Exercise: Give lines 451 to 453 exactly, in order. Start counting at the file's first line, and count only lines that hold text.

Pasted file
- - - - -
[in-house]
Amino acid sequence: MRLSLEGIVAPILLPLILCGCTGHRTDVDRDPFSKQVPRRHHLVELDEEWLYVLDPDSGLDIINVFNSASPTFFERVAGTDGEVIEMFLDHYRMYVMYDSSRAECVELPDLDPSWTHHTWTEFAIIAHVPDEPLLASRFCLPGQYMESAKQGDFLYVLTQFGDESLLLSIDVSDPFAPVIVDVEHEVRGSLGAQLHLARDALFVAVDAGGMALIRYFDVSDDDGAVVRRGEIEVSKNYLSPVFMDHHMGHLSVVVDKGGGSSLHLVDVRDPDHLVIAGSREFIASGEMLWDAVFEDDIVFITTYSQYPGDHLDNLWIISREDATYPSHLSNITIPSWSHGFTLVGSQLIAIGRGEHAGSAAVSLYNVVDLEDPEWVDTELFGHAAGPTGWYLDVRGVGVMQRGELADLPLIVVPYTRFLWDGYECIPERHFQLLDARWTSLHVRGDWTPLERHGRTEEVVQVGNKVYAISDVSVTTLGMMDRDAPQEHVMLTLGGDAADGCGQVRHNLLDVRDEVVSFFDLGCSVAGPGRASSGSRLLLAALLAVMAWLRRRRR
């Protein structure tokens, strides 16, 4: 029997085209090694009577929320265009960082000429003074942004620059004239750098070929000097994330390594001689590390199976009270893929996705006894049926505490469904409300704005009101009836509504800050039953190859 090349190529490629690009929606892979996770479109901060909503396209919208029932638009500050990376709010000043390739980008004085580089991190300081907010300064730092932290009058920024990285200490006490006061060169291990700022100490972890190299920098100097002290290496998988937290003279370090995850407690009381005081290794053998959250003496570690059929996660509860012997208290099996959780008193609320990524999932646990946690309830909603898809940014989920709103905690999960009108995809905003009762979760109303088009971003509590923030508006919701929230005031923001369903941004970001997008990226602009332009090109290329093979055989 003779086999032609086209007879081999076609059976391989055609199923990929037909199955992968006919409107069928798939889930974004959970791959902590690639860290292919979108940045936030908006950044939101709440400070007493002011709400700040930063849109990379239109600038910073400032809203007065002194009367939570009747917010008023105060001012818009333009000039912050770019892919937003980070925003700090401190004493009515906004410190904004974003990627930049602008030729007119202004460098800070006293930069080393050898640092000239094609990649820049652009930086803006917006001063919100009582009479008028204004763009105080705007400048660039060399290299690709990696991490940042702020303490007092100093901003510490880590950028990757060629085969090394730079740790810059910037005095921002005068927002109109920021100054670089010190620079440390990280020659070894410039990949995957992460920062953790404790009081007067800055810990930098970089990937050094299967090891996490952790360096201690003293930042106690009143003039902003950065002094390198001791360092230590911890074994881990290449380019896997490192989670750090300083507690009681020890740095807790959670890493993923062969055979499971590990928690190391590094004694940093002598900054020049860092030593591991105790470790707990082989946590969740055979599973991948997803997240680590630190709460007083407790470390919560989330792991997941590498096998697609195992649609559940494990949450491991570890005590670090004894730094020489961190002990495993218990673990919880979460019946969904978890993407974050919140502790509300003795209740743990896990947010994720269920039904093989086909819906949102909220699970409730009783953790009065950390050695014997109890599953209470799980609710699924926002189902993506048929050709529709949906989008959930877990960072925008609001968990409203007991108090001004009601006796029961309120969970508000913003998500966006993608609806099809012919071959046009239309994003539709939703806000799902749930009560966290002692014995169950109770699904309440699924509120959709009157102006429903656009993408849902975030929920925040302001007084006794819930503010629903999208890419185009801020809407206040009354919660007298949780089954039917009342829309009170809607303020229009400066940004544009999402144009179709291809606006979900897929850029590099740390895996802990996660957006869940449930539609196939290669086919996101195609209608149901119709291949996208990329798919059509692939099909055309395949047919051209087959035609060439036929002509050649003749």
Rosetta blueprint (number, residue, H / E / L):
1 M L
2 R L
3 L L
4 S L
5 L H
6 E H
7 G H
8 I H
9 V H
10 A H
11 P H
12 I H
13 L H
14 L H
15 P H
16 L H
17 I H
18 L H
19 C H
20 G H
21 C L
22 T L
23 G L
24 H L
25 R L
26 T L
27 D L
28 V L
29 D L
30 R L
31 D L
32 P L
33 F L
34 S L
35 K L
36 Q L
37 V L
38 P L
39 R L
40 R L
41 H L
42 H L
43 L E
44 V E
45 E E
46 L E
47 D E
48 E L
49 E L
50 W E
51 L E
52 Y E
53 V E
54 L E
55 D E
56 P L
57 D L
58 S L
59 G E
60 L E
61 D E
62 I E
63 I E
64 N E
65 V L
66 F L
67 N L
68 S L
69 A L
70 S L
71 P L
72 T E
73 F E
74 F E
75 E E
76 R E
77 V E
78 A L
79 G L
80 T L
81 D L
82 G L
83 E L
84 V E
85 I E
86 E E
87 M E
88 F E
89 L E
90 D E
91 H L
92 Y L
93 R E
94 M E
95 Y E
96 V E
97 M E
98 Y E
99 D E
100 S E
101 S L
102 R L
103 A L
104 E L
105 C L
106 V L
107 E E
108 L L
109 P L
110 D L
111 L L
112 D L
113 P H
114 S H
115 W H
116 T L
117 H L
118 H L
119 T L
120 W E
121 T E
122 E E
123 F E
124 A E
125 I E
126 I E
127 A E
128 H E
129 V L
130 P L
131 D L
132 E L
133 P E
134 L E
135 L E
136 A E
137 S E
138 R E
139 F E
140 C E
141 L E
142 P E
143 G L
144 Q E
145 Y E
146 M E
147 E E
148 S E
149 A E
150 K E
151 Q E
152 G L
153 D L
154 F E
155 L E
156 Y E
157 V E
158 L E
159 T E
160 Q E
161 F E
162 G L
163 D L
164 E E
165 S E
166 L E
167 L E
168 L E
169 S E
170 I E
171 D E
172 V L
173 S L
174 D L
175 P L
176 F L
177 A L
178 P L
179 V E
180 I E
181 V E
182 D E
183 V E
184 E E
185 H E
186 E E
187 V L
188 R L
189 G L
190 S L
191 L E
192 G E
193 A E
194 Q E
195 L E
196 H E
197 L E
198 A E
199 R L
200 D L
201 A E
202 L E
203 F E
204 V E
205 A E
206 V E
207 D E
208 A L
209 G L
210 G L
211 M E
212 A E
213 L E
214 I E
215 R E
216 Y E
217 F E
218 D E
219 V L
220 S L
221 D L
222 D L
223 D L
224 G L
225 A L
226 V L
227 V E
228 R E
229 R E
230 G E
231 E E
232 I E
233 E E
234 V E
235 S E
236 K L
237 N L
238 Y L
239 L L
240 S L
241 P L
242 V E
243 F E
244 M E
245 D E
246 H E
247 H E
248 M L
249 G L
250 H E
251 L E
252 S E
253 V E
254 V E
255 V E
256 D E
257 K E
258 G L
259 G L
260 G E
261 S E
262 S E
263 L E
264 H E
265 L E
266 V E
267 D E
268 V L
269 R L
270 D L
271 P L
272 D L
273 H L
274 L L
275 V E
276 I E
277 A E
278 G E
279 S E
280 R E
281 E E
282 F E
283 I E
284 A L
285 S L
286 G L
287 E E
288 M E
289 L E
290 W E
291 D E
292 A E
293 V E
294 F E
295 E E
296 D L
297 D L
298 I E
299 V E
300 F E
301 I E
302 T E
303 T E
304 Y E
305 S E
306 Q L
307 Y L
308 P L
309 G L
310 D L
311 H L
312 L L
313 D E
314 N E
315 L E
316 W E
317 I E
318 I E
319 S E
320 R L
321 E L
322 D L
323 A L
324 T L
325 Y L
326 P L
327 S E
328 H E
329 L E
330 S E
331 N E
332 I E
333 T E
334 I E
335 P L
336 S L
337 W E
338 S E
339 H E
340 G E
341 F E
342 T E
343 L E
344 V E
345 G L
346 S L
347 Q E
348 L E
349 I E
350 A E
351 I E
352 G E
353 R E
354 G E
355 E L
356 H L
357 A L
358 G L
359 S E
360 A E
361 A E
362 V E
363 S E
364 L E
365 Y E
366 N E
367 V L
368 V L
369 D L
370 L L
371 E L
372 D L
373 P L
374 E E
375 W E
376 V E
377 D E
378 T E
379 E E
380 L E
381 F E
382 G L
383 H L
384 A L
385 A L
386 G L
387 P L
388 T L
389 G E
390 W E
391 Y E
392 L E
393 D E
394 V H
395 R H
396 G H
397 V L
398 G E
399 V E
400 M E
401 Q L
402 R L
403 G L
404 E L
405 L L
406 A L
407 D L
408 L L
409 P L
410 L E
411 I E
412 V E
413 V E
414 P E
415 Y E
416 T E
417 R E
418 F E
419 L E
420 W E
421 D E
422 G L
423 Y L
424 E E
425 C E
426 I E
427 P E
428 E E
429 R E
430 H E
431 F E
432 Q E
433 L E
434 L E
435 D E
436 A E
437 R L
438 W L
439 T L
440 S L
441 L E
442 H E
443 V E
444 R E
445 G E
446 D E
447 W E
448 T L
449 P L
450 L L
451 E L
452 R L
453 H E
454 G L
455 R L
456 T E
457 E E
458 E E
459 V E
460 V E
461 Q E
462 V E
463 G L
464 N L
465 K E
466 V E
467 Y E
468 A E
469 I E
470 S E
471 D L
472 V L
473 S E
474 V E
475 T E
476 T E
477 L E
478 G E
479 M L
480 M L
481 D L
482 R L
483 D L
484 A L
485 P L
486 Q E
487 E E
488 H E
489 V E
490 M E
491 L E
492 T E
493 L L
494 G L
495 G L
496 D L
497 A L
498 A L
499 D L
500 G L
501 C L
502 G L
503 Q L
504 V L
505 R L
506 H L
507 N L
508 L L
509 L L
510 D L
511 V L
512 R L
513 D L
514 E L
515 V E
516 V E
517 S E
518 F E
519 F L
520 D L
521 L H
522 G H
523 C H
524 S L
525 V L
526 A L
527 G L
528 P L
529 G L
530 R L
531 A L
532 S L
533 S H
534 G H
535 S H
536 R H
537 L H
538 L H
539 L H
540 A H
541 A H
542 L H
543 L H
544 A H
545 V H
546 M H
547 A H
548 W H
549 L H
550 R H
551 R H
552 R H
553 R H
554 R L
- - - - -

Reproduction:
447 W E
448 T L
449 P L